I’m no expert on car maintenance costs. When I told Diane, she thought it was a good price as she’s paid more for her truck’s oil change. You mentioned your car. This is a van with an engine that is probably bigger than your car’s. It took 5 quarts of oil plus the oil filter. I notice on the bill it says “lube chassis.”

  9. Sue says:

    Wow I have always wondered how lonely a life it might be to live the way you do, but from your blog and a few others I have learned that outside of the snowbird migrations there is a community and it is friendly and caring. What a blessed life.

  10. Kathryn says:

    Hi my friend, you and the dogs are so cute in your picture. I am so happy that you are all so happy. Use caution in regards to putting baby on a diet. Dogs are meat eaters and need protein so by eliminating grain from the diet and using more wet a lot of this weight should come off naturally without even reducing the amount of food.There are food varieties now that have no grain for dogs and cats. If out in the wild they would not eat the wheat or the green beans from someone’s garden but would eat the rabbit. Natures Variety, EVO, Wellness are a few that have a dry food that is 100% grain free. Sometimes it isn’t how much but what we eat that needs to be considered. Few pets products to none are healthy for pets that are sold in grocery stores regarding the marketing that for example Iam’s uses. A good check up including thyroid testing might be considered too.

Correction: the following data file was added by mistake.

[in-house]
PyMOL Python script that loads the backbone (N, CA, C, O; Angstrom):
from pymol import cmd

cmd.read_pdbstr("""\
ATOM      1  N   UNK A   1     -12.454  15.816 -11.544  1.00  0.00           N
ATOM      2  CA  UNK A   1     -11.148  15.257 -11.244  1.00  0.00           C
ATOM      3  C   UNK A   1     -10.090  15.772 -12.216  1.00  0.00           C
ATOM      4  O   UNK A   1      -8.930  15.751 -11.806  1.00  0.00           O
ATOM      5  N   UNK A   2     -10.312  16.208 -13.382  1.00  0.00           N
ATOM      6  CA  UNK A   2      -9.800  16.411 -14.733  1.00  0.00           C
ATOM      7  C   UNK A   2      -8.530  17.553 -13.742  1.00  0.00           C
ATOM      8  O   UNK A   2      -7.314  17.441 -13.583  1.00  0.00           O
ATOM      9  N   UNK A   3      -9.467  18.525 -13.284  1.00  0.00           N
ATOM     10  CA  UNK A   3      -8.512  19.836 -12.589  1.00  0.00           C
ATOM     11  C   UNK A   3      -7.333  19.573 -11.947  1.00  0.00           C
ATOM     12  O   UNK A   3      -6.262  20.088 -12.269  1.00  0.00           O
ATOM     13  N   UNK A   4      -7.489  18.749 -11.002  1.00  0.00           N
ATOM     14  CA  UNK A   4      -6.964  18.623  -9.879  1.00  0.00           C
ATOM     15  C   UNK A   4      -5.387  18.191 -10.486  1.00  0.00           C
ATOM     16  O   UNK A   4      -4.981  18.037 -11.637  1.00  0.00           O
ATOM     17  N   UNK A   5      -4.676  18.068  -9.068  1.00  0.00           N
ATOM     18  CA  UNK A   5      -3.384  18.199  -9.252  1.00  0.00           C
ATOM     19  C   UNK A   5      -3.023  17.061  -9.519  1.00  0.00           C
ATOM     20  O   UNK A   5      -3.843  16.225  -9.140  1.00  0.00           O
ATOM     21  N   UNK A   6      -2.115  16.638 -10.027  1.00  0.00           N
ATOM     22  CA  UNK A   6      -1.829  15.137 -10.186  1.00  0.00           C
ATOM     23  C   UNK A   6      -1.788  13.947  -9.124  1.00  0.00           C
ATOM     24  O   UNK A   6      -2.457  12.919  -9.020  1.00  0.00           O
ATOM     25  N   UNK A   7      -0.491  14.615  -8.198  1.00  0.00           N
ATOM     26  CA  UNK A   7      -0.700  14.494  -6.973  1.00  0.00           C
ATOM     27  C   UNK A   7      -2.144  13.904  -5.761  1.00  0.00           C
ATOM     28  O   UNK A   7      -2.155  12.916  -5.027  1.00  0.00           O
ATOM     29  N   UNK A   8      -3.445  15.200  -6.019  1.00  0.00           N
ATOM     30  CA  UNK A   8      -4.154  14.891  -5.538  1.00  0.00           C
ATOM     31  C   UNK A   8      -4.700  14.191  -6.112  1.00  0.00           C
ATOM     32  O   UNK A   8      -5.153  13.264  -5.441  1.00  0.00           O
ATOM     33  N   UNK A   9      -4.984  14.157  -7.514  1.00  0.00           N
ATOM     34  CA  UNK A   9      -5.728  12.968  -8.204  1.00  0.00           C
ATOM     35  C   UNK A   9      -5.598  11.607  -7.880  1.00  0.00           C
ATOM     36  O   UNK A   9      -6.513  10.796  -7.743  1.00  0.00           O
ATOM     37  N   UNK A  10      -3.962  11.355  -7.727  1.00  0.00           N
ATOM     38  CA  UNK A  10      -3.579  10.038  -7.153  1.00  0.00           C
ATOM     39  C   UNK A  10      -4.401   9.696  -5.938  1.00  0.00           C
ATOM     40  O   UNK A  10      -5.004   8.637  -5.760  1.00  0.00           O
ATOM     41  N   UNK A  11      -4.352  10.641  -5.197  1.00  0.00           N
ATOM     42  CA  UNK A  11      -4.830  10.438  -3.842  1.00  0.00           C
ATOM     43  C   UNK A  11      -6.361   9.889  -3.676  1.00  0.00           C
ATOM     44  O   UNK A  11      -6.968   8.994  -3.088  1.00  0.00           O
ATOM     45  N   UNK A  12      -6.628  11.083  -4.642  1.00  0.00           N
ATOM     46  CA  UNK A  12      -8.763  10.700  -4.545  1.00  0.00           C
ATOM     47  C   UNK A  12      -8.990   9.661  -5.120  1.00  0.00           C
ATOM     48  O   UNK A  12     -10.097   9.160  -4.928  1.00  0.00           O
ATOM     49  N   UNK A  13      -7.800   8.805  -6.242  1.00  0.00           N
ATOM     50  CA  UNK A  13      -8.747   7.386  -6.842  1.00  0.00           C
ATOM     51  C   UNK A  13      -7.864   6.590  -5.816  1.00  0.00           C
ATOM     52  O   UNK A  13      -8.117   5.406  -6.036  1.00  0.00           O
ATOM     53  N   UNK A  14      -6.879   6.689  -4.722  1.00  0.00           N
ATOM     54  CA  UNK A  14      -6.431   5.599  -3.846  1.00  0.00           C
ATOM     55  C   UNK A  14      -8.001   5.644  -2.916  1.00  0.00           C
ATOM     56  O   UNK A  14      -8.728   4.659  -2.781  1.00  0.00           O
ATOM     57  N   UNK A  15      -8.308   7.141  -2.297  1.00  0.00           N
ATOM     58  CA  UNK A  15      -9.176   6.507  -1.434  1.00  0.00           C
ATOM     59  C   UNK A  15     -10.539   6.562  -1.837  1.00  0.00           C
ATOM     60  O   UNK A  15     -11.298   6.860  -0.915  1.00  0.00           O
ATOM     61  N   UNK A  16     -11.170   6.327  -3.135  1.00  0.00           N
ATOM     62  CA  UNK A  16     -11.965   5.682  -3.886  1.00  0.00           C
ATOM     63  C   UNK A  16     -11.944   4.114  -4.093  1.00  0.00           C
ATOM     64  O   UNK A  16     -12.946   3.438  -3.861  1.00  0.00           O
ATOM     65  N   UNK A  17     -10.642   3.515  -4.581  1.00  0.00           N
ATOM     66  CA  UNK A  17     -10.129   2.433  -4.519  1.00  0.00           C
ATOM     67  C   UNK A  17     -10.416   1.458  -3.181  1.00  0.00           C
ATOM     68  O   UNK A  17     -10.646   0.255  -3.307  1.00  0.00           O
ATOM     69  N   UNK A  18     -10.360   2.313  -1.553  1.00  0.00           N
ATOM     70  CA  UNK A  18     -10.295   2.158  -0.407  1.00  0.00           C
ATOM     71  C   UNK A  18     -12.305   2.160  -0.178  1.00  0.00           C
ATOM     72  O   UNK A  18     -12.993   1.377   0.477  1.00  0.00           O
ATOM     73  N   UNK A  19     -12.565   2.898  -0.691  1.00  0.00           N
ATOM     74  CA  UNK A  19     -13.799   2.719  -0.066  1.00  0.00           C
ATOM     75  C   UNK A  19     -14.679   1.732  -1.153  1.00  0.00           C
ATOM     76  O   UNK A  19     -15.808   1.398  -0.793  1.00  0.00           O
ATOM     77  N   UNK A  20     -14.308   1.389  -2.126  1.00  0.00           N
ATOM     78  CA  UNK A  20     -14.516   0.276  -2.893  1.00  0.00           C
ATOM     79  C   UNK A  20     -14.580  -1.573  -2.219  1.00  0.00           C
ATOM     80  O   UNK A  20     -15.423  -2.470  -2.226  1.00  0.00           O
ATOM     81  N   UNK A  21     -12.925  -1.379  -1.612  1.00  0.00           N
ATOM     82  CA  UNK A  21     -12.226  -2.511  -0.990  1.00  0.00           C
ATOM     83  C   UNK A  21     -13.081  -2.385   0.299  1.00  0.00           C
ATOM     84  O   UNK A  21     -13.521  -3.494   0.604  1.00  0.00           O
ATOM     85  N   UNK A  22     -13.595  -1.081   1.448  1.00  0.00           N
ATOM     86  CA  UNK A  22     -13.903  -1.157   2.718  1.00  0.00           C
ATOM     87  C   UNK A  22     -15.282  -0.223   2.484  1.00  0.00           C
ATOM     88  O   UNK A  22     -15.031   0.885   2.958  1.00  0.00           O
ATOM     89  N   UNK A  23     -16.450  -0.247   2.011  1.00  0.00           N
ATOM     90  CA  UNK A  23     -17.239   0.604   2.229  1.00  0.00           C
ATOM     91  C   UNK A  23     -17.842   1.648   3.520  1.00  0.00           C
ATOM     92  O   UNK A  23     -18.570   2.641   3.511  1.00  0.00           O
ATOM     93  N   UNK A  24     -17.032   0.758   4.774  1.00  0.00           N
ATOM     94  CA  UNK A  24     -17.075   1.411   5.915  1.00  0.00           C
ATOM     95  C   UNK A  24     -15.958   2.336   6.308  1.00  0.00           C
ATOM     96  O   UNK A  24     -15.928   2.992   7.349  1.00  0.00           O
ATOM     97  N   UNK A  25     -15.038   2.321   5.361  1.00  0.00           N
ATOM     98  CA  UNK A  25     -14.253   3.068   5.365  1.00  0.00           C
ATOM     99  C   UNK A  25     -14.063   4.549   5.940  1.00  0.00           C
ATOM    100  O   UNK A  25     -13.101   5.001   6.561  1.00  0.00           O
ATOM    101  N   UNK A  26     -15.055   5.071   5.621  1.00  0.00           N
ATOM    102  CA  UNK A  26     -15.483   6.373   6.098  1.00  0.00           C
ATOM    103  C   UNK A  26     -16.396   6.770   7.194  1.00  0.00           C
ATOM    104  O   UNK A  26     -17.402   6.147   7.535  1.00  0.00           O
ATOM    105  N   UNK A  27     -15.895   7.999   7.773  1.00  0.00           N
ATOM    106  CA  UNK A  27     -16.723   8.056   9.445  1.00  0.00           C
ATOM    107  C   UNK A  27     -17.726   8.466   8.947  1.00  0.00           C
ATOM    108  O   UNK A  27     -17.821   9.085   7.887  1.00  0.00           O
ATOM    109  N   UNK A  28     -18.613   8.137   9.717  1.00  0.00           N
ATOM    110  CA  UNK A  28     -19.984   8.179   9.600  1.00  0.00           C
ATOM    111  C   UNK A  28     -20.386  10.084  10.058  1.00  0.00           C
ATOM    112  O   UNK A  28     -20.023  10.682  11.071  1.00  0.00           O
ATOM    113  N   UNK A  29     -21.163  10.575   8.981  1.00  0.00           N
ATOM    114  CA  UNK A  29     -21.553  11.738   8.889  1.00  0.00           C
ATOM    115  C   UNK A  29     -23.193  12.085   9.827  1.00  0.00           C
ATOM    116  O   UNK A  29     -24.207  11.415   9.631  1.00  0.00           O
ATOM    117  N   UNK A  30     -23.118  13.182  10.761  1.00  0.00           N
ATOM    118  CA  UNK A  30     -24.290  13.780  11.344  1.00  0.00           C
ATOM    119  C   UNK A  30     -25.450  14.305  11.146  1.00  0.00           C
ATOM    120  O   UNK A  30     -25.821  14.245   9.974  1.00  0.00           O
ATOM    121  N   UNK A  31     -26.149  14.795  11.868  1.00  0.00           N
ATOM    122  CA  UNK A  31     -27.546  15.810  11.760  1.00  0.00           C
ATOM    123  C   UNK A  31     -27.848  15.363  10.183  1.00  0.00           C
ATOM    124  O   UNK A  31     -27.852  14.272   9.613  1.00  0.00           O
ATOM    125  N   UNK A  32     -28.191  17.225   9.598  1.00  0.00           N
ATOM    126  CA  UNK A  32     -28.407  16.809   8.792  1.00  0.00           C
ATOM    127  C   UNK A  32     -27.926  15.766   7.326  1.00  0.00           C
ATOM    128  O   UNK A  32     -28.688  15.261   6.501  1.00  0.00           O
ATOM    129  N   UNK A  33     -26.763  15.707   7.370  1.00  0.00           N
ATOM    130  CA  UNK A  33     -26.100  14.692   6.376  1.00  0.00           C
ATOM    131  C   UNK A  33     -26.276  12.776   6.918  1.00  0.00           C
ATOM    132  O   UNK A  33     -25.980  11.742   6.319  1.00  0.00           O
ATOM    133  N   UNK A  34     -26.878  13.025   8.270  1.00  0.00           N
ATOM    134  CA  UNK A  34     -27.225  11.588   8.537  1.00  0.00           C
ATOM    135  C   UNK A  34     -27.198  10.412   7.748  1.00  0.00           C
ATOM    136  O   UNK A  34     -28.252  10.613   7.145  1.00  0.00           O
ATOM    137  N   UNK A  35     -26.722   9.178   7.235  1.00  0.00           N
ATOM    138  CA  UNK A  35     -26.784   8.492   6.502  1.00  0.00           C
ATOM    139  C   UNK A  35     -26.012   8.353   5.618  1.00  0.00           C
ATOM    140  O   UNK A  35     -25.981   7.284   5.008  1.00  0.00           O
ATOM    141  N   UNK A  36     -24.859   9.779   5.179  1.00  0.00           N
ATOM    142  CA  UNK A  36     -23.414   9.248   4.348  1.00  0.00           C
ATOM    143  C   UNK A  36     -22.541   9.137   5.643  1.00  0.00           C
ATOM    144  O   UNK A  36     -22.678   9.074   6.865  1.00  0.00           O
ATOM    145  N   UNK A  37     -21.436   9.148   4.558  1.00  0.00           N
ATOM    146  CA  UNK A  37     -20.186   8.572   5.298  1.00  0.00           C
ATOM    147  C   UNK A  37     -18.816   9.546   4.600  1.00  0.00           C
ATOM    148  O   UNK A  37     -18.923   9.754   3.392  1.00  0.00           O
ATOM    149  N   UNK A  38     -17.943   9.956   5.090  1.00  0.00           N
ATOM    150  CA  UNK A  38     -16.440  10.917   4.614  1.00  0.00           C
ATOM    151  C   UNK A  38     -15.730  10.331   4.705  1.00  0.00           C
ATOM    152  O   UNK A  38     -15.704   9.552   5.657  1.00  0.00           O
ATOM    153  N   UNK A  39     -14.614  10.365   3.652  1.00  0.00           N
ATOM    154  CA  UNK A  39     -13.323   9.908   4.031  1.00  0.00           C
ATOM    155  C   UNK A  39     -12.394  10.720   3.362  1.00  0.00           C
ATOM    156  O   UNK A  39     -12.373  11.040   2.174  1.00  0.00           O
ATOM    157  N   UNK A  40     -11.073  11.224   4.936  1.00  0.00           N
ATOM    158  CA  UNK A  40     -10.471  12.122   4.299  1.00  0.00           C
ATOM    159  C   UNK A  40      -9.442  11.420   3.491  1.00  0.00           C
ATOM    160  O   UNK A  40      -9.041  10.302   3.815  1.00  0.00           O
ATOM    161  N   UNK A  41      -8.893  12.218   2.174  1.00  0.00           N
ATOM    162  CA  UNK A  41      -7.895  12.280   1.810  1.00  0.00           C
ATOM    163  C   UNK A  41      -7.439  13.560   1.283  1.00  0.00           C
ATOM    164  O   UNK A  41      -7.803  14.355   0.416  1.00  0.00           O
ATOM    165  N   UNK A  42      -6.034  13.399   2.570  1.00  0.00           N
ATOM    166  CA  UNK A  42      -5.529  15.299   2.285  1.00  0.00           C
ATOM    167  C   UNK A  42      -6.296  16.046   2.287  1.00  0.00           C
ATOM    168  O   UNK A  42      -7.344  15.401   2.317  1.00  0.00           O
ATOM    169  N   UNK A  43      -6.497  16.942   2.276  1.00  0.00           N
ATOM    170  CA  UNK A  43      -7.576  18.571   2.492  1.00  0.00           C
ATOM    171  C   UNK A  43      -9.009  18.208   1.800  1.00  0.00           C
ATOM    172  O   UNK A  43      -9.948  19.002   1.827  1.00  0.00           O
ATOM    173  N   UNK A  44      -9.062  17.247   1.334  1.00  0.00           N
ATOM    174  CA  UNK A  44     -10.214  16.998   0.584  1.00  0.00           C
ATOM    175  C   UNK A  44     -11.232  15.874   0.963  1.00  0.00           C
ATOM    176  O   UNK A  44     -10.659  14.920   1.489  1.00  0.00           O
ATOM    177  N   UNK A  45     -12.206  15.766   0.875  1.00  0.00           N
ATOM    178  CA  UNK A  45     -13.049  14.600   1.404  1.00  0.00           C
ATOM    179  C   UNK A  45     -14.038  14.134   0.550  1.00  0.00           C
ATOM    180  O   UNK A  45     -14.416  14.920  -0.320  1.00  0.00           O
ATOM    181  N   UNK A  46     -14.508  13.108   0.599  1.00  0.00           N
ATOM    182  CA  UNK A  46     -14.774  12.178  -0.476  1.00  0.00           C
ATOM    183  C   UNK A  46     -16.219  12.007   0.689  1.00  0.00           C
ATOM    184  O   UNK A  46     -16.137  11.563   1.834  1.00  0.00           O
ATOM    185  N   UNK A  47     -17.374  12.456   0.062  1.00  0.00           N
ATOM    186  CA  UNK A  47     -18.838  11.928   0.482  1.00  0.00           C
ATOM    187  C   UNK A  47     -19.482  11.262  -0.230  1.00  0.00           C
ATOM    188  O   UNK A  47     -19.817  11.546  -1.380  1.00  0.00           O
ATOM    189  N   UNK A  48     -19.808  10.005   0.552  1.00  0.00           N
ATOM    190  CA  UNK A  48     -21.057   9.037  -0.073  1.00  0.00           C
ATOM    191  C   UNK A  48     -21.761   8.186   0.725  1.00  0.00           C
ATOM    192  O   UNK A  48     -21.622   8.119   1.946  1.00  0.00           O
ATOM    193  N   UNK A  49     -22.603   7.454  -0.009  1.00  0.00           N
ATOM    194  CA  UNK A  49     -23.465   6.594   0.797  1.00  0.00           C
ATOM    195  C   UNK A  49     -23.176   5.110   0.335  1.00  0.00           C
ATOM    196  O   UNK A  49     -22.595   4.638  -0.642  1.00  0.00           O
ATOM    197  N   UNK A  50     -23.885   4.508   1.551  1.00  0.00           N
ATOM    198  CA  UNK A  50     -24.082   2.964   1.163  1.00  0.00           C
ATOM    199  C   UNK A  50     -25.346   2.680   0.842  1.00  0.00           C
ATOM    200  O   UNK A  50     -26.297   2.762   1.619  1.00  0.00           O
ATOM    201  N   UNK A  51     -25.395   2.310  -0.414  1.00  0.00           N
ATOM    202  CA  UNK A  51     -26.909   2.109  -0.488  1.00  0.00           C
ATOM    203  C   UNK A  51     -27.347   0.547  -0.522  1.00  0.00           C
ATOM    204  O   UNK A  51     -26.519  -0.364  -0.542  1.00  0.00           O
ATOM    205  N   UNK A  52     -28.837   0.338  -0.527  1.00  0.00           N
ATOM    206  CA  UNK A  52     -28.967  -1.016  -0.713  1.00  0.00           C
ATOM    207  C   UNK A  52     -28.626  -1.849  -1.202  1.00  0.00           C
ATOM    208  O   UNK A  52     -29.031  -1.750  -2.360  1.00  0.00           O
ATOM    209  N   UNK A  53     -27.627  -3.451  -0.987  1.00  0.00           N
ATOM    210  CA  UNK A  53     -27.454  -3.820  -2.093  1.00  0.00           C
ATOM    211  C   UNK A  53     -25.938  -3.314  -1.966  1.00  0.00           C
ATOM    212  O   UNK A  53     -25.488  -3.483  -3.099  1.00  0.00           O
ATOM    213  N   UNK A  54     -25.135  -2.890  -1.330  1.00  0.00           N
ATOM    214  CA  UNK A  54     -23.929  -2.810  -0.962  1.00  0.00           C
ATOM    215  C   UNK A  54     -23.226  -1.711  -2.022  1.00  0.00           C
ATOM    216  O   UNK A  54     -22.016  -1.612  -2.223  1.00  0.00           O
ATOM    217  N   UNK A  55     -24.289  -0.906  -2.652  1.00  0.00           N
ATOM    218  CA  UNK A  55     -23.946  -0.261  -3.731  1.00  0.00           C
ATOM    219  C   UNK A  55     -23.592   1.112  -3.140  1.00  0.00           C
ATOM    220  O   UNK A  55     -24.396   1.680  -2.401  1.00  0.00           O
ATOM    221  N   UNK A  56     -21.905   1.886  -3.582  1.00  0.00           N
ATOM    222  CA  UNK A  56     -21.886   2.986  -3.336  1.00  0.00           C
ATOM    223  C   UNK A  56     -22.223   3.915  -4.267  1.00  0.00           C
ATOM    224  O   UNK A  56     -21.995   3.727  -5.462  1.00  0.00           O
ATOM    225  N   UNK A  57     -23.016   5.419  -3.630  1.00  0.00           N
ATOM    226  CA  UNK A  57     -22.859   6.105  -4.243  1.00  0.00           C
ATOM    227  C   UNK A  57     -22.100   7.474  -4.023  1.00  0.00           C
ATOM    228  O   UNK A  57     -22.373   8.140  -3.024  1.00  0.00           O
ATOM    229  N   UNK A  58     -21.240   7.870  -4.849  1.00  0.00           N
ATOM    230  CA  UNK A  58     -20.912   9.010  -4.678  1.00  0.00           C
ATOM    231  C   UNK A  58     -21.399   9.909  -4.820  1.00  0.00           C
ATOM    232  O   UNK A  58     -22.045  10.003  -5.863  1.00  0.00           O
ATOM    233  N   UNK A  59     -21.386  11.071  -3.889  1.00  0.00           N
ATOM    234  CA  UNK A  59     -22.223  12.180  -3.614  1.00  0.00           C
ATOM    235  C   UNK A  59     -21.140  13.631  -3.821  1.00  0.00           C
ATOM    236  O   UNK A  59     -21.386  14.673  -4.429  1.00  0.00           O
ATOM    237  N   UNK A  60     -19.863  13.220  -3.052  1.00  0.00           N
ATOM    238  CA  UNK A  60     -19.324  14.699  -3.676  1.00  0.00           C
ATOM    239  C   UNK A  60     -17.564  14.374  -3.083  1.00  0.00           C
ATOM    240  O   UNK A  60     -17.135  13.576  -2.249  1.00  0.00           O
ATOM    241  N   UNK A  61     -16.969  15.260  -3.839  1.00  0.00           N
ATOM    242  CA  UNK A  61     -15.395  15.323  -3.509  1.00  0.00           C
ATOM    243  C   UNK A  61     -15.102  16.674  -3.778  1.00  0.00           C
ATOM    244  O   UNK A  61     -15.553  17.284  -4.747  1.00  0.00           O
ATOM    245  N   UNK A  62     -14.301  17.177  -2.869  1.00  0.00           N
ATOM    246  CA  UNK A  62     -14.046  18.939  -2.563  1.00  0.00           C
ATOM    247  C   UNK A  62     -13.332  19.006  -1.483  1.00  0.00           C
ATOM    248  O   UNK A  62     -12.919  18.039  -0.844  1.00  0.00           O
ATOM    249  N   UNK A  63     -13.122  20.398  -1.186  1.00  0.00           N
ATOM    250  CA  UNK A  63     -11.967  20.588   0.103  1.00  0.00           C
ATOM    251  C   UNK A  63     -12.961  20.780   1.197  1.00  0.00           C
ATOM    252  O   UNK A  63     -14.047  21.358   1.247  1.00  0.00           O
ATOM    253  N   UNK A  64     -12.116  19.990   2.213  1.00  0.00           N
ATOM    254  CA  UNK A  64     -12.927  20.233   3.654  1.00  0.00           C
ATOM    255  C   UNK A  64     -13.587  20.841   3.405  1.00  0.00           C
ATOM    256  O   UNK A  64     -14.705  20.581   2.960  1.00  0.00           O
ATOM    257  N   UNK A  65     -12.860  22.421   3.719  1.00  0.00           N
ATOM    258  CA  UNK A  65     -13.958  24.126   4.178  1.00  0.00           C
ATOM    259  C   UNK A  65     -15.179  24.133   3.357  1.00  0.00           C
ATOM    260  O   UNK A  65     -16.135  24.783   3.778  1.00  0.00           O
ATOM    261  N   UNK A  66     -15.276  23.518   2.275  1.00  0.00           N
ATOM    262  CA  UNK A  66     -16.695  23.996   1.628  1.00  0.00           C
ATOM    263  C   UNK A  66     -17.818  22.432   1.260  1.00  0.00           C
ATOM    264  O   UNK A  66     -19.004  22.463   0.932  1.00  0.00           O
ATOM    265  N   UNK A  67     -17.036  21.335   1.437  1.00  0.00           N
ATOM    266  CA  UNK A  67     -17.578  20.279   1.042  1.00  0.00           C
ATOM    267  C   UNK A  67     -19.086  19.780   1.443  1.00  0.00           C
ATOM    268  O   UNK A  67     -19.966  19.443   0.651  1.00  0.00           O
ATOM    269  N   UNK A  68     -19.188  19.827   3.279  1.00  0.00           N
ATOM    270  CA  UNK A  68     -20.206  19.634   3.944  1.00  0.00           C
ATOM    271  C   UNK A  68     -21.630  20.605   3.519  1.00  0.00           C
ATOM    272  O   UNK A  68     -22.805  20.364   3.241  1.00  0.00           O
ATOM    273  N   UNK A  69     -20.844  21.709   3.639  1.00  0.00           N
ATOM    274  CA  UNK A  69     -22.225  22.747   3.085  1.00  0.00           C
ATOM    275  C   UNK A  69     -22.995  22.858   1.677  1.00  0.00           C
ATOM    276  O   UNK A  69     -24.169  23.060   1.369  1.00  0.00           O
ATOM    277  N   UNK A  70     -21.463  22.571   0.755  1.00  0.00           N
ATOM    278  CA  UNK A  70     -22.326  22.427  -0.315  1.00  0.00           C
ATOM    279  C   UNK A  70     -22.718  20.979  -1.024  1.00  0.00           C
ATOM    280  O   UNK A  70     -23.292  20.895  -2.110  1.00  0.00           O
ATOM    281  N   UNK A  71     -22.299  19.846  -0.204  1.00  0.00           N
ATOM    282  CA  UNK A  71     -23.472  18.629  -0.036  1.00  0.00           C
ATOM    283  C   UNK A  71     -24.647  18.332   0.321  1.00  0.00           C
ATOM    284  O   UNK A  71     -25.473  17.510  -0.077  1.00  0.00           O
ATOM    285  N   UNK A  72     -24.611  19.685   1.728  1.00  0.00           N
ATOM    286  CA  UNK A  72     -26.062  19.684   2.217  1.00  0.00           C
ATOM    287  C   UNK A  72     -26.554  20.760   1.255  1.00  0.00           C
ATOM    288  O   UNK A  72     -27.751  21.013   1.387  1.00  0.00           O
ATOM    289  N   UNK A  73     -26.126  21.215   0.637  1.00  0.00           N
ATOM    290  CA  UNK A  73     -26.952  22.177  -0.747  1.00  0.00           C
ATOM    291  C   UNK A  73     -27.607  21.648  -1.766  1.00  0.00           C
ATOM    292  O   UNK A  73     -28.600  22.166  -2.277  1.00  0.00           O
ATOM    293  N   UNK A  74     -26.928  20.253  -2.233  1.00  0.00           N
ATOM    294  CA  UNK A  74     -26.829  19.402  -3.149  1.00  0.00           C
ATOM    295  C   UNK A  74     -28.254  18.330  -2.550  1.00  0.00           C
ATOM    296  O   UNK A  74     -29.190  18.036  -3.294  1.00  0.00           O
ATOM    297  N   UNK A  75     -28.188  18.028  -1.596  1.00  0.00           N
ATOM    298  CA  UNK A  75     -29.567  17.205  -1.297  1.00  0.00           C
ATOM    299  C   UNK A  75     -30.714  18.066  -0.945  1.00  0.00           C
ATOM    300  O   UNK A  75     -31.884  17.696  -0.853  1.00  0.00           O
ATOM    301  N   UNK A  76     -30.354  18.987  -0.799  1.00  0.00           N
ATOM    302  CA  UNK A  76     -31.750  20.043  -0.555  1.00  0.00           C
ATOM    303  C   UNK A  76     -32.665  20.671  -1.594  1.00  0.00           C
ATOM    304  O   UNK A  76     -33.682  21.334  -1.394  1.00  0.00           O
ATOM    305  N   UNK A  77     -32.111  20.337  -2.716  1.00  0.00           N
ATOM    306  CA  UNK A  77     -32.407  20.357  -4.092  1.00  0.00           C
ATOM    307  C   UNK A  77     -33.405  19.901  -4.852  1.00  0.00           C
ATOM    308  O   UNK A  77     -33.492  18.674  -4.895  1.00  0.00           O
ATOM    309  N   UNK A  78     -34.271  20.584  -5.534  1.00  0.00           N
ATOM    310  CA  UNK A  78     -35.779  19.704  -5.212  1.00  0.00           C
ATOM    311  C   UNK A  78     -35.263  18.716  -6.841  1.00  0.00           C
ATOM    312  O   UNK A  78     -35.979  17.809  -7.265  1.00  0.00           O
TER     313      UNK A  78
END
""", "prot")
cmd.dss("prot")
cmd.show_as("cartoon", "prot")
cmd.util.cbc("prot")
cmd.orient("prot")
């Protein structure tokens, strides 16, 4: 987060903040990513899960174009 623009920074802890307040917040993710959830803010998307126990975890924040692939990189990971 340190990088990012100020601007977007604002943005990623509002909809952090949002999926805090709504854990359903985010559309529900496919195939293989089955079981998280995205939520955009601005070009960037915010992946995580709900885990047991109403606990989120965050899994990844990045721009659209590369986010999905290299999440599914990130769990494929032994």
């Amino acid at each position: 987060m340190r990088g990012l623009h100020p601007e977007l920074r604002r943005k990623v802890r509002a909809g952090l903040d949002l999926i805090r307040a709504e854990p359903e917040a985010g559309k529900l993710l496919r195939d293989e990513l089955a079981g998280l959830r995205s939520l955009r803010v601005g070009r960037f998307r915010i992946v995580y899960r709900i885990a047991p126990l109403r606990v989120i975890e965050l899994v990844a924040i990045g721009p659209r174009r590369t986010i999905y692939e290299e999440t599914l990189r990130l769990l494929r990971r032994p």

• rvsueandcrew says:

      I know you are right, Kathryn. The only problem is finding those brands when traveling, often in small towns and out-of-the-way places. Sometimes there’s only one store and the brands are freaky with names like Dog Food.

      Maybe you’ll feel better knowing that Bridget and Spike get high-quality, lean meat every day in addition to their kibble. I’ll keep giving them that.

      • ct says:

        And Spike even serves himself the high quality lean meat! 🙂

      • hobopals says:

        Sue, just a suggestion if it’s any help, I did some research when I was going to be traveling indefinitely (before my back injury). Jack eats premium prescription food (Royal Canin). Vets carry it. You can go to their site and find vets along the way that carry it–you get it in 30-40 lb bags so you can plan ahead: I used to buy three or four bags of his premium food until I could find a place that sold it–Nutro. Now, though, he HAS to have the food he’s on for his health so I had to find a way to get it for him. They call him the “miracle dog). He would never have survived if he wasn’t already in good shape.